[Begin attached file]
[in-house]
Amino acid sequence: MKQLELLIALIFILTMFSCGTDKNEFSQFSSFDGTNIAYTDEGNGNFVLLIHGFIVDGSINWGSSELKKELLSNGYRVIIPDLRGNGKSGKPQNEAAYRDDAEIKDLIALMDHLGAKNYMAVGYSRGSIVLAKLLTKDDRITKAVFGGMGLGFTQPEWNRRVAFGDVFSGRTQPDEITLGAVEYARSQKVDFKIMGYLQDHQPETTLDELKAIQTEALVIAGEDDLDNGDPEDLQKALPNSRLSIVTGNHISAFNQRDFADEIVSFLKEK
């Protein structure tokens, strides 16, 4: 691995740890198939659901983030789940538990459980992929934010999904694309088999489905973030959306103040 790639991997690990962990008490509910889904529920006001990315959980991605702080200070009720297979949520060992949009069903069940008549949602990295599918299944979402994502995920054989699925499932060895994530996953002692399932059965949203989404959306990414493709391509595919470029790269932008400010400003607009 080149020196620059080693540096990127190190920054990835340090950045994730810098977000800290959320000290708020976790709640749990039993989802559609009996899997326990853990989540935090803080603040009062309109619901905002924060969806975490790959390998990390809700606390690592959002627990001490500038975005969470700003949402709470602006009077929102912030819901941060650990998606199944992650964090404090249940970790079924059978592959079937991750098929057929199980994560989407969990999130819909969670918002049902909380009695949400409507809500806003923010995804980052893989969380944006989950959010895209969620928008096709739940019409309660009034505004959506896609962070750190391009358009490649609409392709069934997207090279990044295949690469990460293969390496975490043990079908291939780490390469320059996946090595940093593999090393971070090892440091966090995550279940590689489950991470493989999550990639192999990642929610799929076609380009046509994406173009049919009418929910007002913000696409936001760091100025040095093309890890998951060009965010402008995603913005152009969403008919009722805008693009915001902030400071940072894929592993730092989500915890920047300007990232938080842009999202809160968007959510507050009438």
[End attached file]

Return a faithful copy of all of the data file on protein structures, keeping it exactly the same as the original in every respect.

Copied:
[in-house]
Amino acid sequence: MKQLELLIALIFILTMFSCGTDKNEFSQFSSFDGTNIAYTDEGNGNFVLLIHGFIVDGSINWGSSELKKELLSNGYRVIIPDLRGNGKSGKPQNEAAYRDDAEIKDLIALMDHLGAKNYMAVGYSRGSIVLAKLLTKDDRITKAVFGGMGLGFTQPEWNRRVAFGDVFSGRTQPDEITLGAVEYARSQKVDFKIMGYLQDHQPETTLDELKAIQTEALVIAGEDDLDNGDPEDLQKALPNSRLSIVTGNHISAFNQRDFADEIVSFLKEK
């Protein structure tokens, strides 16, 4: 691995740890198939659901983030789940538990459980992929934010999904694309088999489905973030959306103040 790639991997690990962990008490509910889904529920006001990315959980991605702080200070009720297979949520060992949009069903069940008549949602990295599918299944979402994502995920054989699925499932060895994530996953002692399932059965949203989404959306990414493709391509595919470029790269932008400010400003607009 080149020196620059080693540096990127190190920054990835340090950045994730810098977000800290959320000290708020976790709640749990039993989802559609009996899997326990853990989540935090803080603040009062309109619901905002924060969806975490790959390998990390809700606390690592959002627990001490500038975005969470700003949402709470602006009077929102912030819901941060650990998606199944992650964090404090249940970790079924059978592959079937991750098929057929199980994560989407969990999130819909969670918002049902909380009695949400409507809500806003923010995804980052893989969380944006989950959010895209969620928008096709739940019409309660009034505004959506896609962070750190391009358009490649609409392709069934997207090279990044295949690469990460293969390496975490043990079908291939780490390469320059996946090595940093593999090393971070090892440091966090995550279940590689489950991470493989999550990639192999990642929610799929076609380009046509994406173009049919009418929910007002913000696409936001760091100025040095093309890890998951060009965010402008995603913005152009969403008919009722805008693009915001902030400071940072894929592993730092989500915890920047300007990232938080842009999202809160968007959510507050009438």